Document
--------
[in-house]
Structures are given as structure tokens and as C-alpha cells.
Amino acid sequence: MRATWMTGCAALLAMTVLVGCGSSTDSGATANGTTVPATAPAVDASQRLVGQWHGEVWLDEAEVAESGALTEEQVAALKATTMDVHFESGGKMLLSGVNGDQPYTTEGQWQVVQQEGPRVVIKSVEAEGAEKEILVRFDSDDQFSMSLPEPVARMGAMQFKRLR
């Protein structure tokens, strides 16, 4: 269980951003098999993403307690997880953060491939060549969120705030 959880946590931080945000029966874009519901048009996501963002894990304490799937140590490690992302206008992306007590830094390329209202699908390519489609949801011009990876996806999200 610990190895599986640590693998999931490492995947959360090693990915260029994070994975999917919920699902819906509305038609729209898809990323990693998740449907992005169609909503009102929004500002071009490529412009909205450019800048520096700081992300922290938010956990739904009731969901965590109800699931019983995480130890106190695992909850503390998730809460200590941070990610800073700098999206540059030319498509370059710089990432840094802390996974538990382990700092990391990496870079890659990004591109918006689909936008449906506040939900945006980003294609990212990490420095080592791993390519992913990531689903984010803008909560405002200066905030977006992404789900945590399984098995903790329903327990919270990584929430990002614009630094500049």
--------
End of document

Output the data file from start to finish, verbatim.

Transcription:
[in-house]
Structures are given as structure tokens and as C-alpha cells.
Amino acid sequence: MRATWMTGCAALLAMTVLVGCGSSTDSGATANGTTVPATAPAVDASQRLVGQWHGEVWLDEAEVAESGALTEEQVAALKATTMDVHFESGGKMLLSGVNGDQPYTTEGQWQVVQQEGPRVVIKSVEAEGAEKEILVRFDSDDQFSMSLPEPVARMGAMQFKRLR
């Protein structure tokens, strides 16, 4: 269980951003098999993403307690997880953060491939060549969120705030 959880946590931080945000029966874009519901048009996501963002894990304490799937140590490690992302206008992306007590830094390329209202699908390519489609949801011009990876996806999200 610990190895599986640590693998999931490492995947959360090693990915260029994070994975999917919920699902819906509305038609729209898809990323990693998740449907992005169609909503009102929004500002071009490529412009909205450019800048520096700081992300922290938010956990739904009731969901965590109800699931019983995480130890106190695992909850503390998730809460200590941070990610800073700098999206540059030319498509370059710089990432840094802390996974538990382990700092990391990496870079890659990004591109918006689909936008449906506040939900945006980003294609990212990490420095080592791993390519992913990531689903984010803008909560405002200066905030977006992404789900945590399984098995903790329903327990919270990584929430990002614009630094500049």